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Scott Howard-Cooper

Carmelo Anthony & J.R. Smith
The futures of Carmelo Anthony (left) and J.R. Smith as Nuggets are very much up in the air.
Garrett W. Ellwood/NBAE via Getty Images

Looming end to these Nuggets coming much too quickly

Posted Aug 30 2010 8:53PM

Farewell, special Nuggets. Farewell to the inspirational vibe, to the talk of staying on the Lakers' heels in the West, to the personnel bosses who built a contender. Farewell (maybe) to the star small forward and farewell (maybe), worst of all, to the coach who embodies a kind of internal toughness the entire organization needs.

The good times are gone even if the familiar roster isn't. Carmelo Anthony and J.R. Smith (until further notice, anyway), Chauncey Billups, Chris Andersen, Kenyon Martin, Nene, Ty Lawson, Arron Afflalo and coach George Karl -- that's a group still capable of doing damage, maybe even to someone else.

It all happened so fast, too.

A year ago, they were coming off the unexpected ride to the conference finals, a particularly joyous ride after Nene and Karl had come back from cancer. Martin had come back from a pair of major knee injuries to remain a defensive factor. Andersen had come back from a drug ban and Billups had come back to his hometown in an early-season deal and helped contain the emotions that sprayed in every direction. Mark Warkentien was voted Executive of the Year by his peers.

The roster that previously too often led with emotions had learned to play with composure, won big games in tight fourth quarters on the road and made itself into the second-best team in the West.

That was summer 2009. In summer 2010, Anthony looks to be trying to force a trade, though no one from his camp has said so publicly and won't because it would trigger a fine from the league and a severe PR backlash. Smith has clearly worn out his welcome. Warkentien, the vice president of basketball operations, was fired along with vice president of player personnel Rex Chapman. Josh Kroenke -- 30-year-old Josh Kroenke -- is taking over the personnel and financial decisions after his billionaire father, Stan, bought controlling interest in the St. Louis Rams (NFL rules prohibit majority ownership of sports in two major leagues). And, Karl, forced to take a leave in mid-March after being diagnosed with neck cancer, is planning a return to the bench, but his continued availability will obviously depend on how he feels.

It feels gloomy, and this is a team that won 53 games last season despite playing rookie Lawson big minutes, an injury to Martin and a passive first few months in a poor response to elevated status of a conference finalist that gets the best effort from opponents.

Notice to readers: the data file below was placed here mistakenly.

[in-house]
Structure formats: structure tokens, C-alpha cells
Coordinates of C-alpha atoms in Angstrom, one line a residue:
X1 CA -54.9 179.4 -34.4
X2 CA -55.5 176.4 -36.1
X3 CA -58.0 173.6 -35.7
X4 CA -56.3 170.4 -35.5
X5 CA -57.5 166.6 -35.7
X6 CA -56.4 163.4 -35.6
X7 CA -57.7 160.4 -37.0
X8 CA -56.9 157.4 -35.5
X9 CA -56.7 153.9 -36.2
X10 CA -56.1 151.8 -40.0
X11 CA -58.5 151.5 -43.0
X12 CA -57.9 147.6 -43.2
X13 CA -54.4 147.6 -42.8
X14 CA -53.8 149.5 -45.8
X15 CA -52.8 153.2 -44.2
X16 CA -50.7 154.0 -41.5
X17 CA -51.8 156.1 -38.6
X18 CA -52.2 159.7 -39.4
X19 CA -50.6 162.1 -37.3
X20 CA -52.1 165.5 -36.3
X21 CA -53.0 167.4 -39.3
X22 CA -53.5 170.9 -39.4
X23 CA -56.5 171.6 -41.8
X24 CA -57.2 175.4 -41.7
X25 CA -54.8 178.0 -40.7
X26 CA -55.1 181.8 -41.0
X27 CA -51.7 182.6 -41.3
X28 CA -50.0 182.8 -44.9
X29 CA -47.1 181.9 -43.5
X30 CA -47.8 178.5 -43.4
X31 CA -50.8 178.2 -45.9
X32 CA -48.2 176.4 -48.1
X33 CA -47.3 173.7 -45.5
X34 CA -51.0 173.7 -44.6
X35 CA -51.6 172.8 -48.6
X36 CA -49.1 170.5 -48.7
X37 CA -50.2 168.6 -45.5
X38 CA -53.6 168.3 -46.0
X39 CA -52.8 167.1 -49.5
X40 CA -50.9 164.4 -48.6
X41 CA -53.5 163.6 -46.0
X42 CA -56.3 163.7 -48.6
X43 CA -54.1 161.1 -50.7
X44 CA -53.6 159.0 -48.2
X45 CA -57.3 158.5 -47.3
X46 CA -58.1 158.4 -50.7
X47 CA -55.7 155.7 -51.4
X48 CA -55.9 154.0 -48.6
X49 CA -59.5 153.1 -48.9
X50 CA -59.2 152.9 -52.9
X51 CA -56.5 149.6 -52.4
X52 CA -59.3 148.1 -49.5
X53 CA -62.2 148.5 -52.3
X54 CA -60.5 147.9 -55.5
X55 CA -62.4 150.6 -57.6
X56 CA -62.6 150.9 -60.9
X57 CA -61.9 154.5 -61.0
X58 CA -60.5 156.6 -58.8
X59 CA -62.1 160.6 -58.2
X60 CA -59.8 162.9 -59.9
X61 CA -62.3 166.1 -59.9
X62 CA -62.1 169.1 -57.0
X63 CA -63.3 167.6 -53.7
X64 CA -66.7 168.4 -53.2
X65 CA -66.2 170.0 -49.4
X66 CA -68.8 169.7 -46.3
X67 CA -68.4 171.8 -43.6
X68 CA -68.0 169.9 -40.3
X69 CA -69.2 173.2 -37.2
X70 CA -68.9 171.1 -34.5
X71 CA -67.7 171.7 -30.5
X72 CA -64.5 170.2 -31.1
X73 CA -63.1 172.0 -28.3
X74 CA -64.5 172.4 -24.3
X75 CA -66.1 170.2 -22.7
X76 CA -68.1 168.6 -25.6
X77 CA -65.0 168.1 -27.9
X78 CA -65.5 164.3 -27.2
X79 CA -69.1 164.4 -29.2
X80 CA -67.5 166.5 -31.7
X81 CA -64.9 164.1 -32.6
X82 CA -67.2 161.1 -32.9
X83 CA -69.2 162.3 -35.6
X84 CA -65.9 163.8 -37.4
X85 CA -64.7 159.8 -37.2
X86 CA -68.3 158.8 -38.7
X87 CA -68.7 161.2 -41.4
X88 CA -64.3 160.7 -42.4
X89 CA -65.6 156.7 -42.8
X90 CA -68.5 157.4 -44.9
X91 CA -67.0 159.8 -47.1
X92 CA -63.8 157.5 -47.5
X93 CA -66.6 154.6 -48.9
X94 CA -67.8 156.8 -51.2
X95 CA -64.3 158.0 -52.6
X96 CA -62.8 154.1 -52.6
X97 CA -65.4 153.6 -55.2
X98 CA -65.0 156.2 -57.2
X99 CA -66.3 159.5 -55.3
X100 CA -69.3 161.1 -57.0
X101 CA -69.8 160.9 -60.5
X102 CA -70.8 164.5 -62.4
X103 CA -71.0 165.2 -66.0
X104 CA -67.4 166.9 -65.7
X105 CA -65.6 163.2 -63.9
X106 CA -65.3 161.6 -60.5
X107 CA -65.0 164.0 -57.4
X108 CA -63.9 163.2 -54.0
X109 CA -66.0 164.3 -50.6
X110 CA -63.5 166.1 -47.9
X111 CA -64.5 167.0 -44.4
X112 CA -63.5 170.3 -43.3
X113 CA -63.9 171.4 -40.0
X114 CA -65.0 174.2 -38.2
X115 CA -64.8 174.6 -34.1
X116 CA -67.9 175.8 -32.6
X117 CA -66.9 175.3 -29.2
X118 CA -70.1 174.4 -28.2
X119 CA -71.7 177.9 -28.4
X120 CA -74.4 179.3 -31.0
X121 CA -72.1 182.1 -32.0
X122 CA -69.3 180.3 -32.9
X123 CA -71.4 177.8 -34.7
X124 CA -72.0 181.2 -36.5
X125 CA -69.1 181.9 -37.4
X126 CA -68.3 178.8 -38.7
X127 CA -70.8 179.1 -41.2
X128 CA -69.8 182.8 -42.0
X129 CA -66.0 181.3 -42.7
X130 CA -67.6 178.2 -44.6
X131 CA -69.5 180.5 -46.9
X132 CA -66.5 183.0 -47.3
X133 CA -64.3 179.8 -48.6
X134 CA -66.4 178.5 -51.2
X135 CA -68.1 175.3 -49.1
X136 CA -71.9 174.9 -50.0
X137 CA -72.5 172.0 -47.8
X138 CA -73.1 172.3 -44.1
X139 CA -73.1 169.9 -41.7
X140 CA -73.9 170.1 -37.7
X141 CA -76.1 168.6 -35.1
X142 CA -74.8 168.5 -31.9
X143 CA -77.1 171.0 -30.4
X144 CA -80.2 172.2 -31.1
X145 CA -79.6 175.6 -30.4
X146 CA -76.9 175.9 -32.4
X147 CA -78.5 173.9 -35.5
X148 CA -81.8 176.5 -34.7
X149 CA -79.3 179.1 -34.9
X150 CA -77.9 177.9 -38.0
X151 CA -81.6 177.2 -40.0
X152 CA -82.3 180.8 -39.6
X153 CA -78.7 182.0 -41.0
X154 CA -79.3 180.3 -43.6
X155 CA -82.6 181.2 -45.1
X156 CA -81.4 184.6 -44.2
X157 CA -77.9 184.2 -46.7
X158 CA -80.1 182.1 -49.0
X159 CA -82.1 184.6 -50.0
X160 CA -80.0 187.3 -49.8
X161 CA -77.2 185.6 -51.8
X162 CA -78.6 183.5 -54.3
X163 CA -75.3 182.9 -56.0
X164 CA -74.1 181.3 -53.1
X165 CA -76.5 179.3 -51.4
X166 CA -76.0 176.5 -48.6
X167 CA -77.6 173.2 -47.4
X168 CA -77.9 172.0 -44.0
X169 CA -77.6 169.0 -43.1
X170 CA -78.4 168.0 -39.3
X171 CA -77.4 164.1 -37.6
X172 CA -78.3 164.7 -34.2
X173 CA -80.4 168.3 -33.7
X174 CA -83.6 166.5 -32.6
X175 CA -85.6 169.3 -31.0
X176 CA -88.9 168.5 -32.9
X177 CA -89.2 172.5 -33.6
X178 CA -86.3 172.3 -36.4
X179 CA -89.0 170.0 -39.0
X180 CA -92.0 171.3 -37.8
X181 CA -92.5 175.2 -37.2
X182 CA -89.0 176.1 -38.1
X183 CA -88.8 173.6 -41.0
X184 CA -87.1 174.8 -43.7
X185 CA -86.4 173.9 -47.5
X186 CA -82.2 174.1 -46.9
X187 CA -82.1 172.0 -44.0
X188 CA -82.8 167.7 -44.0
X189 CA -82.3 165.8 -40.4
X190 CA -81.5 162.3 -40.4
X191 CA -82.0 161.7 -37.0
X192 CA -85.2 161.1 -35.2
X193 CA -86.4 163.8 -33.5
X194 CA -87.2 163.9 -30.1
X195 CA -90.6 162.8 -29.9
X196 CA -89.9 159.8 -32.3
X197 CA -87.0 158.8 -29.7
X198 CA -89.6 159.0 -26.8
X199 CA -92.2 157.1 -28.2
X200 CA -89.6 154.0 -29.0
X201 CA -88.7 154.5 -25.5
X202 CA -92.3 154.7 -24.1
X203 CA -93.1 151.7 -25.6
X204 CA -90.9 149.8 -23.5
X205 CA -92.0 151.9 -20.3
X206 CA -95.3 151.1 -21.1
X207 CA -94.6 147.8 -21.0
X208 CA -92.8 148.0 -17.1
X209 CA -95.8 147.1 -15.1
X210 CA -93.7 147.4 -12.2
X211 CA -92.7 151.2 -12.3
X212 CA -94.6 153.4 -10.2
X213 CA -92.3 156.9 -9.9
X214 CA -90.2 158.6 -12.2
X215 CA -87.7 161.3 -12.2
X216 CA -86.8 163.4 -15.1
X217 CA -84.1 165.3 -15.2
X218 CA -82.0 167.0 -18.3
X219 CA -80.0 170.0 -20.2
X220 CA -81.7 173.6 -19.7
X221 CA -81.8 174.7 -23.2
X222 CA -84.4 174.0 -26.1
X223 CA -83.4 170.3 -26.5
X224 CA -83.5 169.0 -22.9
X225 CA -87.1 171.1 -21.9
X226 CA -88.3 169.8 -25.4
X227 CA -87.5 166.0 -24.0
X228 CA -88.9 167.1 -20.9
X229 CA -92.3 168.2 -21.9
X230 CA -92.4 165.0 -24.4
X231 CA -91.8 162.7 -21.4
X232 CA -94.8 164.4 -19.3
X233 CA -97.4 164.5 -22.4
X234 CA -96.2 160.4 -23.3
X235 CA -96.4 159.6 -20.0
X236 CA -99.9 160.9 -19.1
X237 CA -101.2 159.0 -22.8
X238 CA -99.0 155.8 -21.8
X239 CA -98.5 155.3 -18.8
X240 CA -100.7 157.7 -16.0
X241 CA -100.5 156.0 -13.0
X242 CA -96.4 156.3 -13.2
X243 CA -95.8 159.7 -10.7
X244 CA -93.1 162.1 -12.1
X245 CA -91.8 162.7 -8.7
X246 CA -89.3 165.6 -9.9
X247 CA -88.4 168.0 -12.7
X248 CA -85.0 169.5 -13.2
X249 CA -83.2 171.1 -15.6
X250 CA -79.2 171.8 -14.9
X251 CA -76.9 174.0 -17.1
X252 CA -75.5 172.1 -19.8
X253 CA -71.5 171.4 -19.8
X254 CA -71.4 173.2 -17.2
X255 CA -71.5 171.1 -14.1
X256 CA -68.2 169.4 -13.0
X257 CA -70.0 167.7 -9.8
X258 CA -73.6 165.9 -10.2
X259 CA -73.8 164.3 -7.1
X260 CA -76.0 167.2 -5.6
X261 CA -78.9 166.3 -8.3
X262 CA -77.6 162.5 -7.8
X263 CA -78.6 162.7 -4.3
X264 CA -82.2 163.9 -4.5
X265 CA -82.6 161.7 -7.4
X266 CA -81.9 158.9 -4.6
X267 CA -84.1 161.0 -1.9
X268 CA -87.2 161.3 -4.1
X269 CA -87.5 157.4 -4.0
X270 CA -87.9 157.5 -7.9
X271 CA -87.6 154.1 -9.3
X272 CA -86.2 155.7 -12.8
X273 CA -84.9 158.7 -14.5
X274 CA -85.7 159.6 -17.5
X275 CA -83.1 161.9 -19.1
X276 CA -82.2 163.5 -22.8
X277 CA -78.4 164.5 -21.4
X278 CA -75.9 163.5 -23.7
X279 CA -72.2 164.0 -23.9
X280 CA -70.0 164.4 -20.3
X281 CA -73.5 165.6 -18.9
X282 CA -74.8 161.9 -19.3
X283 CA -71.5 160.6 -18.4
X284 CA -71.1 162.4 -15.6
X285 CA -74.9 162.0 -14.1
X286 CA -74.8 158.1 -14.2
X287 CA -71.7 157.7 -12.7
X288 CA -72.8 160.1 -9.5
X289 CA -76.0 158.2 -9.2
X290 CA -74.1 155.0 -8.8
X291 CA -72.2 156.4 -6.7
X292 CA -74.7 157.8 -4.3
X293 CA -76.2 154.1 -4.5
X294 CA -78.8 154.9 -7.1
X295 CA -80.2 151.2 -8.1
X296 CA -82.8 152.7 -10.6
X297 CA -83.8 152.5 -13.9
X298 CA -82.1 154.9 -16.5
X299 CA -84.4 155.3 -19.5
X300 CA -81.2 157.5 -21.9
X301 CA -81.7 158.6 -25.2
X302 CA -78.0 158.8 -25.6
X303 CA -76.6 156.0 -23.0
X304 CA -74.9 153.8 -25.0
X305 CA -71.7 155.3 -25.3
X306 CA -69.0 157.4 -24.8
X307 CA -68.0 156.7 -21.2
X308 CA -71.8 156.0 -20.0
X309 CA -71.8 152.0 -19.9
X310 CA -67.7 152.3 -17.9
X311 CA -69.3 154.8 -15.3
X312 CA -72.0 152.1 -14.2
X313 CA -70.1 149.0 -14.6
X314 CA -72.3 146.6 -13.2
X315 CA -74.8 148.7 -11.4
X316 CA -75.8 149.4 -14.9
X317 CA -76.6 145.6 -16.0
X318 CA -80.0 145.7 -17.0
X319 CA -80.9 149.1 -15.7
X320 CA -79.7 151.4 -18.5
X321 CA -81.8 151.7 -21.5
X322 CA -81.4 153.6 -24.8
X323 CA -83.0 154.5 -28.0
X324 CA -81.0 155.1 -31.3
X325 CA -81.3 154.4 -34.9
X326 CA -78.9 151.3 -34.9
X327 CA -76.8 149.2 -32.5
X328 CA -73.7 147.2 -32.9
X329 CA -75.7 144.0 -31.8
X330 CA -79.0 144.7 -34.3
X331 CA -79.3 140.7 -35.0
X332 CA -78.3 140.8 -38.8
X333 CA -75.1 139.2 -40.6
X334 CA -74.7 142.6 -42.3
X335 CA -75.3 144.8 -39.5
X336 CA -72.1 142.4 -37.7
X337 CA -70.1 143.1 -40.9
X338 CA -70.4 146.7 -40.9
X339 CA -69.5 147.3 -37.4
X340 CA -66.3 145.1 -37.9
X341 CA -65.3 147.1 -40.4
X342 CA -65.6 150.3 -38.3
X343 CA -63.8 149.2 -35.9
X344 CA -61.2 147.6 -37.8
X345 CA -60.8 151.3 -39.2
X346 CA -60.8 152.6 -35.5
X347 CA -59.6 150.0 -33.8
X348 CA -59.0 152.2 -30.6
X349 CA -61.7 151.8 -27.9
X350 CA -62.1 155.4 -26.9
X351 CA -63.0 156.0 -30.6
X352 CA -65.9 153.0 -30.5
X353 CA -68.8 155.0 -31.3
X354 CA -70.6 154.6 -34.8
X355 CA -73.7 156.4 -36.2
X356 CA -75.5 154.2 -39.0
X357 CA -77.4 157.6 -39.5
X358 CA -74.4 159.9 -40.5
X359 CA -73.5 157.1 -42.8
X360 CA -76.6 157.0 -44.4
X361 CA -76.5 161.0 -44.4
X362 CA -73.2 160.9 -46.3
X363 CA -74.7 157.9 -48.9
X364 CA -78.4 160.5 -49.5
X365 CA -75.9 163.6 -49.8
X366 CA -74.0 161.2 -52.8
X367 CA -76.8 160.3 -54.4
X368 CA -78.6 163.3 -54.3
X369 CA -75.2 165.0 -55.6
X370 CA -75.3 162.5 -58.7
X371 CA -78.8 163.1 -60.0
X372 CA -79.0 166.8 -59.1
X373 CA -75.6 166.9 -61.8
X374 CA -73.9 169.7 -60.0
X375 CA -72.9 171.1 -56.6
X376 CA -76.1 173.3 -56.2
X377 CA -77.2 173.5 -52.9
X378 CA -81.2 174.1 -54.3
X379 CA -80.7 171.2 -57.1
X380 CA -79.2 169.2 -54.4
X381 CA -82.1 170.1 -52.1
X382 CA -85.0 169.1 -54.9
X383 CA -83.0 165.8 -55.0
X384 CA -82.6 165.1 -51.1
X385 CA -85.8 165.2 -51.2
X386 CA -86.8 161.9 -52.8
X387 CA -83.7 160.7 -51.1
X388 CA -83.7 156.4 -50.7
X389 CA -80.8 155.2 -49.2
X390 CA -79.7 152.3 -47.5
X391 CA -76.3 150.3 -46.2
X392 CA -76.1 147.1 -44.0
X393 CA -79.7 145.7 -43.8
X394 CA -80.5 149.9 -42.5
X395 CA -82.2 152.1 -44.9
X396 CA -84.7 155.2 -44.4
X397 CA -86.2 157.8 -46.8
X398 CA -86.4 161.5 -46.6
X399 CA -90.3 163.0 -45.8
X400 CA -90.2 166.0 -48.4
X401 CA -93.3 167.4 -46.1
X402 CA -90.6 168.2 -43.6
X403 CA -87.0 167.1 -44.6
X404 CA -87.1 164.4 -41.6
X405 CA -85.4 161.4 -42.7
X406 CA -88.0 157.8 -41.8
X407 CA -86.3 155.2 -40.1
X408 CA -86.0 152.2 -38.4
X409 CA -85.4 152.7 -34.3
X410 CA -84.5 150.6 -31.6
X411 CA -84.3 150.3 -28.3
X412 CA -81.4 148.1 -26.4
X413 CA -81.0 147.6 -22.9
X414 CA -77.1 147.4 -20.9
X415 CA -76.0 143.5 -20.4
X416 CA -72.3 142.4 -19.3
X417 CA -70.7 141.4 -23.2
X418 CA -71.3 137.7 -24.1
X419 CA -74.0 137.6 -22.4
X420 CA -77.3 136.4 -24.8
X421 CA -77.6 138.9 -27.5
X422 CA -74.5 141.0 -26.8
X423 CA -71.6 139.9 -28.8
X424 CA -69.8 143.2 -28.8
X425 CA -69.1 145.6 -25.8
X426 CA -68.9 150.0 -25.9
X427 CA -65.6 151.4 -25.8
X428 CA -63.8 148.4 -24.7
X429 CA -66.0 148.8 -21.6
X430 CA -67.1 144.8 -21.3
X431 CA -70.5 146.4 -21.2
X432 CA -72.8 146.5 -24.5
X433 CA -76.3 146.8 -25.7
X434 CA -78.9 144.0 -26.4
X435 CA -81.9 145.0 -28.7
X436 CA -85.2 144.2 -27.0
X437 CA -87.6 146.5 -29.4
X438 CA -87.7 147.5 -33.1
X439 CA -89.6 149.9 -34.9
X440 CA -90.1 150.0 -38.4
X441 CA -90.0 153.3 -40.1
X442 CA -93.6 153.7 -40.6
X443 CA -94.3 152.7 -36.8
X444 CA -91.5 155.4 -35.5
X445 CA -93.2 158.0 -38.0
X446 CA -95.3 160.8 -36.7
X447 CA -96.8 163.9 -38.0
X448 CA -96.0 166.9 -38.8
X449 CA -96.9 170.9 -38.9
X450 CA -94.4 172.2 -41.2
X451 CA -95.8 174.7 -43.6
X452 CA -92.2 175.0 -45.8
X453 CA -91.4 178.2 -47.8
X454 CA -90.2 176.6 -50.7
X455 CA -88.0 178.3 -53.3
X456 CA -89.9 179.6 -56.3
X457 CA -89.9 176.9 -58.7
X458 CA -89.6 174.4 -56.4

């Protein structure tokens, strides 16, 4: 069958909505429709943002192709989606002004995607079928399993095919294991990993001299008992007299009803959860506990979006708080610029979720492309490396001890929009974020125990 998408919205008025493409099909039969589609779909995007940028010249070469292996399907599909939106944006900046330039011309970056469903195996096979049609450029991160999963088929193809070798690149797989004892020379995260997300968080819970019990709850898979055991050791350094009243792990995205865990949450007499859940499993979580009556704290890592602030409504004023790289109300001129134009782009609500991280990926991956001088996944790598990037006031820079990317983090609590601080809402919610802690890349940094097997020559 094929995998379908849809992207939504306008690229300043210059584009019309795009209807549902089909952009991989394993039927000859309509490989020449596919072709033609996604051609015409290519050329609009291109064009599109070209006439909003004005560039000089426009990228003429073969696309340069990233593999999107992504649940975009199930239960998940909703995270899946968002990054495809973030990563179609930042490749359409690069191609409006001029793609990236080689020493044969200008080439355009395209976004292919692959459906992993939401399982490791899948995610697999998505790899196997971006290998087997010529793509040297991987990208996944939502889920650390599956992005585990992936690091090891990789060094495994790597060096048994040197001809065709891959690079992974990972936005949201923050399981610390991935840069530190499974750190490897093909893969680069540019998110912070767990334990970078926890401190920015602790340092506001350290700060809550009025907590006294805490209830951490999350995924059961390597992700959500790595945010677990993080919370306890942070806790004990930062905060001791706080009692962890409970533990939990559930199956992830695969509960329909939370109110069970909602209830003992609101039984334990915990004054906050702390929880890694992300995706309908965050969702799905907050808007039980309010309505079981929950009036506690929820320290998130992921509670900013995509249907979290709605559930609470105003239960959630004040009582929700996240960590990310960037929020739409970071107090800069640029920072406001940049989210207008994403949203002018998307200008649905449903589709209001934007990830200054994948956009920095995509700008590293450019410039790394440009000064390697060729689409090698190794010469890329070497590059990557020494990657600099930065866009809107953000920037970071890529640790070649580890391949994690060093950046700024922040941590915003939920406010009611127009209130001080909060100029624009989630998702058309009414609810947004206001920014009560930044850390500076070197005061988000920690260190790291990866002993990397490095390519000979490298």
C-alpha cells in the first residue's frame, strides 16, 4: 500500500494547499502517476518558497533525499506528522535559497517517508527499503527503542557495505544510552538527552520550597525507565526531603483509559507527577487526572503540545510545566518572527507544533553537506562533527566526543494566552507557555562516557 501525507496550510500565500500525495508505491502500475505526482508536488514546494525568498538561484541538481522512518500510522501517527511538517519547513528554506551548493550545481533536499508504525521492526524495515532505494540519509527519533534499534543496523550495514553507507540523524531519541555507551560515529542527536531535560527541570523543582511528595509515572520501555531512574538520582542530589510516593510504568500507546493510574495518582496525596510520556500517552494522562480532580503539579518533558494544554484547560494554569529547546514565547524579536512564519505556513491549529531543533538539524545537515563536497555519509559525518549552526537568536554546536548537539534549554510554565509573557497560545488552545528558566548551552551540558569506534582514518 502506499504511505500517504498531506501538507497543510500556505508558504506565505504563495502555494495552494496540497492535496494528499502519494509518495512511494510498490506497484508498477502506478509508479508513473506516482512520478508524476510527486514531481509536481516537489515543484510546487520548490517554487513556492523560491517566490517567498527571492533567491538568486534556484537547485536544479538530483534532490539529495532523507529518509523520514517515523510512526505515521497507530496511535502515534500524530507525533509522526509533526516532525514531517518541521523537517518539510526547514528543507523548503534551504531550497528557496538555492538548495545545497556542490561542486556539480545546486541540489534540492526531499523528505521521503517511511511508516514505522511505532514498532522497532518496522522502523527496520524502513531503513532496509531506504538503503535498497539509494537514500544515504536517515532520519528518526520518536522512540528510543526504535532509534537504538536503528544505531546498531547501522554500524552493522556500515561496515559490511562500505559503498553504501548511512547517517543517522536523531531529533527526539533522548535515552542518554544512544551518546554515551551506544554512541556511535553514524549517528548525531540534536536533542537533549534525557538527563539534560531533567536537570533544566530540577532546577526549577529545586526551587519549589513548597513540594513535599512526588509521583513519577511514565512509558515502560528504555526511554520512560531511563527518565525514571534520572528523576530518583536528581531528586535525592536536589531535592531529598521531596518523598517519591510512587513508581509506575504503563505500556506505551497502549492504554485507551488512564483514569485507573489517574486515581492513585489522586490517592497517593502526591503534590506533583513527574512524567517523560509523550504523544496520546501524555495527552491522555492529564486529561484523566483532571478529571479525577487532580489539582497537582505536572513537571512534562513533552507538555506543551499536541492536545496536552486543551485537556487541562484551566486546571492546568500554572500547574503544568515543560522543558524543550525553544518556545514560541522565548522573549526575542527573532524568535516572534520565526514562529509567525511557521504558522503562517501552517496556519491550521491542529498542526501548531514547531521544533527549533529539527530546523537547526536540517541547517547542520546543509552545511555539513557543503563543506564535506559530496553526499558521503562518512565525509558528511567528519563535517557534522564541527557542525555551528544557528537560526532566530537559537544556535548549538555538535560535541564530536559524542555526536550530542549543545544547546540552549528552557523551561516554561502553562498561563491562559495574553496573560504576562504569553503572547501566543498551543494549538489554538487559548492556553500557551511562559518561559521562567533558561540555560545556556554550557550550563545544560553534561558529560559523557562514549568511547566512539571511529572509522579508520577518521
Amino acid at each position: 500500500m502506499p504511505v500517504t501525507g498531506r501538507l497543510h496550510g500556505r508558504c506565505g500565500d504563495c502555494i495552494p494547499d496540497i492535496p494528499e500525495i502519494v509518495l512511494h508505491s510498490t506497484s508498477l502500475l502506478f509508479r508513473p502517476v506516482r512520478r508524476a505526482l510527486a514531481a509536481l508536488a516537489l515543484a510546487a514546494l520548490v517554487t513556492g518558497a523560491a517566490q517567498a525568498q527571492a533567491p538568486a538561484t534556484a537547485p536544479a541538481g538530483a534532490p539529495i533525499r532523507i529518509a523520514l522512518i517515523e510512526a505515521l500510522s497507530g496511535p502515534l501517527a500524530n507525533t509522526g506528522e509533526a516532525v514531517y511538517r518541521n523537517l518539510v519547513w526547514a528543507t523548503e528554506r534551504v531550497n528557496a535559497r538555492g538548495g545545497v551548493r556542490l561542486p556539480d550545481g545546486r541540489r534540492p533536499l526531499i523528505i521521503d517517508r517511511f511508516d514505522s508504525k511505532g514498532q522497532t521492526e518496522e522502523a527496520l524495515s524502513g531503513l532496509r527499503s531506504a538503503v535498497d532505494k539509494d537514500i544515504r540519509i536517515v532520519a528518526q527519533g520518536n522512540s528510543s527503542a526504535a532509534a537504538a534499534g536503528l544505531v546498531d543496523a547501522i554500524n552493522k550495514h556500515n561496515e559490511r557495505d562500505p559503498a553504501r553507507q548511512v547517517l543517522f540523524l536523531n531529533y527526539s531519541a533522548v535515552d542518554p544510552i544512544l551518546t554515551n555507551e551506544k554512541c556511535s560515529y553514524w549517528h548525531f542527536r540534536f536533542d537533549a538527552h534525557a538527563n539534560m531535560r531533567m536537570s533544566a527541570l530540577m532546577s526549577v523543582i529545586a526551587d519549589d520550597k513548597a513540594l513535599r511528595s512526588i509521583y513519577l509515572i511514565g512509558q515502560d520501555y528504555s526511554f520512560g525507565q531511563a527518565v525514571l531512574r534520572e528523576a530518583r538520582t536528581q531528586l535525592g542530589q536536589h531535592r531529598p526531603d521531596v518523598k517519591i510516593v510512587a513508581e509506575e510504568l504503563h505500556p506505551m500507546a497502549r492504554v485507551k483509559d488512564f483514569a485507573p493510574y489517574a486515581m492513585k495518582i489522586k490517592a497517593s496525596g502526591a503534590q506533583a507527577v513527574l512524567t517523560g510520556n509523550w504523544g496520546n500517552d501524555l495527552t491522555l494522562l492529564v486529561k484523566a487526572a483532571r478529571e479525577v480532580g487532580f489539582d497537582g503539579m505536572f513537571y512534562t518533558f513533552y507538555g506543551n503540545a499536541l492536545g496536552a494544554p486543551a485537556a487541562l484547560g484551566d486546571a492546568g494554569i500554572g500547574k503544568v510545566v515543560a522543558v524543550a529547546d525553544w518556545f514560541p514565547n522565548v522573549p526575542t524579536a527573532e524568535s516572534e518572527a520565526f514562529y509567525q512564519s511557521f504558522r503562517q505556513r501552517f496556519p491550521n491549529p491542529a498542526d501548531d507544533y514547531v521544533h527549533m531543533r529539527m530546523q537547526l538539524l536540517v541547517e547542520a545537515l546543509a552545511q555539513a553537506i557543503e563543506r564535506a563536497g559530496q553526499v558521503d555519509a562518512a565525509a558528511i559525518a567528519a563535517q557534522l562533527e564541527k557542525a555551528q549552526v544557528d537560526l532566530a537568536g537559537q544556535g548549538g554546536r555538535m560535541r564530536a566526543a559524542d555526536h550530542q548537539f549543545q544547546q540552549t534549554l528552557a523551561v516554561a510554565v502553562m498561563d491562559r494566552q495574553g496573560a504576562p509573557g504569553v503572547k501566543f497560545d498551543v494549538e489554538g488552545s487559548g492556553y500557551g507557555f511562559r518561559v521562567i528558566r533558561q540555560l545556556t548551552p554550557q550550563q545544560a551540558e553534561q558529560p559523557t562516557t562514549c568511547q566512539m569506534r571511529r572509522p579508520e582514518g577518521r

This comes down to Anthony, of course. If he leaves, the house tumbles down around the remaining inhabitants, because the Nuggets are not going to get a star of equal value in return. It would have to be a package deal of several lesser pieces -- established productive players, promising prospects, draft picks, expiring contracts.

That's the typical mode of transportation in such rescue jobs, except that the Nuggets are not the typical team gasping along. They're not a title threat either, but, they had 53 wins in difficult circumstances. That's why it's so wrong for Anthony to start digging a tunnel now.

LeBron James could look around and realize several landing spots gave him a better basketball situation than the Cavaliers -- the likewise was true for Chris Bosh. Chris Paul has reason to be concerned about the chances of the Hornets returning to contender status. Melo, though, isn't going to find many better chances to win than he has now.

The trickle down of the so-called ownership change will be much tougher to diagram. Control went from father to son, and there's no way of knowing if Stan will still be calling the shots from the background, like a baseball manager game planning from the tunnel after being ejected. Kroenke to Kroenke, it might not make a difference anyway.

But the move to replace Warkentien and Chapman showed they didn't really want much of a move. The Nuggets had reportedly settled on David Griffin, only to have the respected former Suns executive pull out during negotiations. And if an out-of-work personnel guy turns down the chance to take over as general manager in a good city with a strong tradition, message delivered. The owners either weren't willing to pay or, as word went around the league, weren't interested in giving the hire the loudest voice in the room. In the new management team, Griffin apparently wouldn't have been the No. 1 voice in basketball ops.

Raptors assistant general manager Masai Ujiri, a former Nuggets scout, got the job, and the problems that suddenly go with it. Suddenly being the operative word, because NBA life in Denver has changed so fast, to where the good times only a year old feel so long ago.


Scott Howard-Cooper has covered the NBA since 1988. You can e-mail him here and follow him on twitter.

The views on this page do not necessarily reflect the views of the NBA, its clubs or Turner Broadcasting.

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